I quickly discovered that Freedom has many features that make it superior to, say, disabling the wi-fi on your computer.  While shutting down wi-fi is an all-or-nothing solution, Freedom helps you fine-tune your internet consumption.  You can create multiple Blocklists, allowing you to block as many or as few websites as you want with the click of a button.  Freedom conveniently lets you choose from a list of the most commonly used (or should I say abused) social media sites, and you can manually enter any other sites you find distracting.  You can put these Blocklists into effect at any time or schedule them for recurring Sessions, which is great if you know you want to avoid certain sites at the same time every day, and sync your Sessions across multiple devices.  Perhaps most importantly, Freedom can keep you from giving in to temptation.  The problem with disabling your wi-fi is that you can easily turn it back on again.  With Freedom, you can select Locked Mode, which makes it virtually impossible to access the internet (or specific sites) for up to 8 hours.

This software would clearly be a great tool for students.  Those who use their PCs to take notes could set up a recurring block of all websites during class time, thus avoiding the distractions associated with in-class laptop use.  Similar blocks could be set up when studying for exams or writing papers.  And when students need the internet to do research, they can block social sites that would keep them from their work.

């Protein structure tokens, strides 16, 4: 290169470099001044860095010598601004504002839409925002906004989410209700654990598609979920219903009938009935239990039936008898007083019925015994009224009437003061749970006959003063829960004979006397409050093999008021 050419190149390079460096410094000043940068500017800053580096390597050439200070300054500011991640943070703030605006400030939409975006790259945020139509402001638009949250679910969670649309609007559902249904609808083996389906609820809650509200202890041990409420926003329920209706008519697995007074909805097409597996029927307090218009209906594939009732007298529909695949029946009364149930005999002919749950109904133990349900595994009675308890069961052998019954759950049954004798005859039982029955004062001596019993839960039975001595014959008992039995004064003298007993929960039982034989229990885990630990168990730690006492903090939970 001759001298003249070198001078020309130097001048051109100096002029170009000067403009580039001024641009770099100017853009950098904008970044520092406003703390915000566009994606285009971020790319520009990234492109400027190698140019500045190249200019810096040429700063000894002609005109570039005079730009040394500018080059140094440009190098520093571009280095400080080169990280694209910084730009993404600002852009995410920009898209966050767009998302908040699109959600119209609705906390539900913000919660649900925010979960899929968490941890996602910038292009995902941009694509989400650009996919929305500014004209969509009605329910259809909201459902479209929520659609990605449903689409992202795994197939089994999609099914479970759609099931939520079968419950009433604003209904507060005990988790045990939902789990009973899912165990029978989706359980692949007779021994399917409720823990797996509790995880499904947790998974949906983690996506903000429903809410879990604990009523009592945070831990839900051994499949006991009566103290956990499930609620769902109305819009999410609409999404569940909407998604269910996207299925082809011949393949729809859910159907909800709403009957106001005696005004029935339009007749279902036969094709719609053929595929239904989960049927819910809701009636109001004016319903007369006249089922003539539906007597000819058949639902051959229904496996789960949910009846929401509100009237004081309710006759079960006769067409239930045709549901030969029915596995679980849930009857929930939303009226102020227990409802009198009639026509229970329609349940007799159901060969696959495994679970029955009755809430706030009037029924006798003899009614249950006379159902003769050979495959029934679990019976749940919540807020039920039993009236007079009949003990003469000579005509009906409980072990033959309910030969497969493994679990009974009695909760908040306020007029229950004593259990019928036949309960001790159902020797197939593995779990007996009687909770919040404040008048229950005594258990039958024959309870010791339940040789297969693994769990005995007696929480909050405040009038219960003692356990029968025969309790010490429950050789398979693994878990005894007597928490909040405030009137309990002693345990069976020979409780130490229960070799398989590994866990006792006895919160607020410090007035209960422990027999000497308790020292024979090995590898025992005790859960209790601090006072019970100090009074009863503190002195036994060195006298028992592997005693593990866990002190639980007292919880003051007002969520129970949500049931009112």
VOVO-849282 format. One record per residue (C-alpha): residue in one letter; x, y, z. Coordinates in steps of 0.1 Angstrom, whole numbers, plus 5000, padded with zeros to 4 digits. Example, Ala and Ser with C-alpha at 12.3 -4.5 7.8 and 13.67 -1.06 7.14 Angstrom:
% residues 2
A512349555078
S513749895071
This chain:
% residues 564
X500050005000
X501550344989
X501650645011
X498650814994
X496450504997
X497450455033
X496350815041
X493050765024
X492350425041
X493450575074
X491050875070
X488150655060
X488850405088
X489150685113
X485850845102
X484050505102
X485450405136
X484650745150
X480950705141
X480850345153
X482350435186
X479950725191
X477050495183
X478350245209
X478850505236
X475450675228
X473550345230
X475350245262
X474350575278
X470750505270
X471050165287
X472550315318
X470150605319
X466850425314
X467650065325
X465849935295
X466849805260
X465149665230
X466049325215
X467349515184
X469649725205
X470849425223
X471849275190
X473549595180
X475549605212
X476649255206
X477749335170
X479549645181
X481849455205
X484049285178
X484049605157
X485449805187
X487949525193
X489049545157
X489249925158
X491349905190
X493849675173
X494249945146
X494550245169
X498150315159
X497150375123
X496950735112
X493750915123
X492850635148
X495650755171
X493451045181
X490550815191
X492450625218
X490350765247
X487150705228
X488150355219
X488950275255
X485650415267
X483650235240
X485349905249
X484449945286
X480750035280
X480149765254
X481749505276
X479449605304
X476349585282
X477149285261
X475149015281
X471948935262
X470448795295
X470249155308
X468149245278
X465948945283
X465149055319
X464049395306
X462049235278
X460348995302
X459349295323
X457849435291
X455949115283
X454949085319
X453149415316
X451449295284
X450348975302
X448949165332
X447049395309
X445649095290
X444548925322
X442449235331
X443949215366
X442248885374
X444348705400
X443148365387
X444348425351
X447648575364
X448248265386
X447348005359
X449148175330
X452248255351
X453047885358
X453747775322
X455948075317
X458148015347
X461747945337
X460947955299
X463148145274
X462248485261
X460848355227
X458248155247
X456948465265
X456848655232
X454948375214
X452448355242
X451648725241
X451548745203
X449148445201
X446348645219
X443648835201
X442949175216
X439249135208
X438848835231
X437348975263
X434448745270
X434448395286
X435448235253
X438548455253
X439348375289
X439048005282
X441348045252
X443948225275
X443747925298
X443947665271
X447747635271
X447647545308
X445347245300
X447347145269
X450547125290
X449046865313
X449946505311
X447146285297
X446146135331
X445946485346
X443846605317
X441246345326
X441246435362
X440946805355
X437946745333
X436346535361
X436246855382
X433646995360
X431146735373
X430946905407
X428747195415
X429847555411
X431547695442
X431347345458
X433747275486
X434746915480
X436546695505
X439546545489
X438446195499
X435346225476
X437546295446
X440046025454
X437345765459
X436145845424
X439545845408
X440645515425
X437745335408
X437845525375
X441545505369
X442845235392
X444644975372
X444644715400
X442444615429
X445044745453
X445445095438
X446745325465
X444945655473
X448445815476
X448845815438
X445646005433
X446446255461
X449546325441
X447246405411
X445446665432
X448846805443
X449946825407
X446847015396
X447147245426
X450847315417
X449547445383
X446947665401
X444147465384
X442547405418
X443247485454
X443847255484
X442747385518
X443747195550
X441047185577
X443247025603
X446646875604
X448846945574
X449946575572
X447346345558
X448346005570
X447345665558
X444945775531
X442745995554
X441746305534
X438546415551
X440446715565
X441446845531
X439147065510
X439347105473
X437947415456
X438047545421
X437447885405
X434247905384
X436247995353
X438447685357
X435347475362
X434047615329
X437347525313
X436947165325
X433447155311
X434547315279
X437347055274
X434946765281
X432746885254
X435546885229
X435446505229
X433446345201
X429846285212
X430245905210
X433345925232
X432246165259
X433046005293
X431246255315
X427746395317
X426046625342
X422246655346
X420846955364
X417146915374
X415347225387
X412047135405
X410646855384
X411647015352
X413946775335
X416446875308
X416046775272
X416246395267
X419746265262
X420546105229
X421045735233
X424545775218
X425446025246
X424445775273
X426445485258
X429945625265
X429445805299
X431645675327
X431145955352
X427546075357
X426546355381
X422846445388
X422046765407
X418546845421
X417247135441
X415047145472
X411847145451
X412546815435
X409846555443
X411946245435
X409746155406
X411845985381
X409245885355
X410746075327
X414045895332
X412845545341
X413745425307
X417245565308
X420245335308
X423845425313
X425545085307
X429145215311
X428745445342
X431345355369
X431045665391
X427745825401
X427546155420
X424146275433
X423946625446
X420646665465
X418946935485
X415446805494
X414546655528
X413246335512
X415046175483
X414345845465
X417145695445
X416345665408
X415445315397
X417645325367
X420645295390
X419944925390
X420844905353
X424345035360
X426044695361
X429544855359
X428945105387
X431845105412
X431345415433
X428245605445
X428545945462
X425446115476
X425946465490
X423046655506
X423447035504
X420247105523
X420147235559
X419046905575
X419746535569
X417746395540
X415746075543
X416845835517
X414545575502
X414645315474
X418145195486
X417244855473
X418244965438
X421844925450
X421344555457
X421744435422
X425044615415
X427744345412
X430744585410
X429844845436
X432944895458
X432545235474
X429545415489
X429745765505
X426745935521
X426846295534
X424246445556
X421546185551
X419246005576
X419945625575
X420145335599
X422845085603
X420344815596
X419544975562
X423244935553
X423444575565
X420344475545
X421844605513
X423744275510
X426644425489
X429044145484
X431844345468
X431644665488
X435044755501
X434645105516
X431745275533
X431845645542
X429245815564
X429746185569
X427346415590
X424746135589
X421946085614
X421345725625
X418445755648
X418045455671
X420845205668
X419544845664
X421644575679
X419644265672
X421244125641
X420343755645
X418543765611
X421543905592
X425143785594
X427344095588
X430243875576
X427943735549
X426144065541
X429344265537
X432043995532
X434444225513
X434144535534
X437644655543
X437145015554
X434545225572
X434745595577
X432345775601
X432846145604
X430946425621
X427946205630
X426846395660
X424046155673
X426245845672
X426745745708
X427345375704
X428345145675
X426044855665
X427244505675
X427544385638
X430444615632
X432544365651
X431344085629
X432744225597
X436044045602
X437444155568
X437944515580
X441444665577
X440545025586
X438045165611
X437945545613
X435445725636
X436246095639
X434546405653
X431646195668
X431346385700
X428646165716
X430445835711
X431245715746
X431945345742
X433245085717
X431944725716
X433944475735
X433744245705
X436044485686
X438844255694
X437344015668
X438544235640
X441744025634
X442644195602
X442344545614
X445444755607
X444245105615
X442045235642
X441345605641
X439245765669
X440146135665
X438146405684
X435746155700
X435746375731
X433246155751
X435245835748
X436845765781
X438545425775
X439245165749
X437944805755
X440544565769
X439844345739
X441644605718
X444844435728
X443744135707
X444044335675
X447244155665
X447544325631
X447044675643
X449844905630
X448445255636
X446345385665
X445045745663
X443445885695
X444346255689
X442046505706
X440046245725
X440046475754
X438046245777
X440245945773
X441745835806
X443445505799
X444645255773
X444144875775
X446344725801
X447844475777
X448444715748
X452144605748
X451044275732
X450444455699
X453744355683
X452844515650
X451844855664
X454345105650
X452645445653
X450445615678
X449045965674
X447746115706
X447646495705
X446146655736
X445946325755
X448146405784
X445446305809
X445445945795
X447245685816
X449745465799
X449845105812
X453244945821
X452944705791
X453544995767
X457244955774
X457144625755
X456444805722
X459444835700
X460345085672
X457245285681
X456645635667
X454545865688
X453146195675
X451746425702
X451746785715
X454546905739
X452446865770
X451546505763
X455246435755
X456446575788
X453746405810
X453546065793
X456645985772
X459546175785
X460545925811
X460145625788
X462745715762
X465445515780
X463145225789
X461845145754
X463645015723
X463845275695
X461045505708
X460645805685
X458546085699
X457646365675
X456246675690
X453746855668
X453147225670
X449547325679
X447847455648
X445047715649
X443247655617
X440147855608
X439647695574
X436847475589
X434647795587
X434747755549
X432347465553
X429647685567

I used Freedom on a Windows PC and an iPhone.  Here are a few tricks I learned on how to use Freedom most effectively on these devices:

  • When I had a Session going in Locked Mode, I realized I was still able to end the Session by selecting “Quit” on the Freedom desktop icon. To fully enable Locked Mode, go to Options on the desktop icon and select “Disable Quit During Sessions.”  Developers will be syncing this to Locked Mode to eliminate confusion.
  • Having multiple Sessions going at the same time may cause unintended consequences. At one point, I had to restart my computer to regain access to the internet after a Session had ended.  To avoid this, select “Sync Freedom” on the desktop icon.
  • You may still be able to access the Facebook app on your mobile device during Sessions that are supposed to block the site. Developers are working on a way to block the app, but in the meantime, use this work-around.

I’m especially looking forward to the time when Freedom has a whitelisting feature, which developers are hard at work on.  This means that users will be able to block all websites except the ones they specify.  I would love to be able to access my email and a few other sites while blocking the rest of the internet.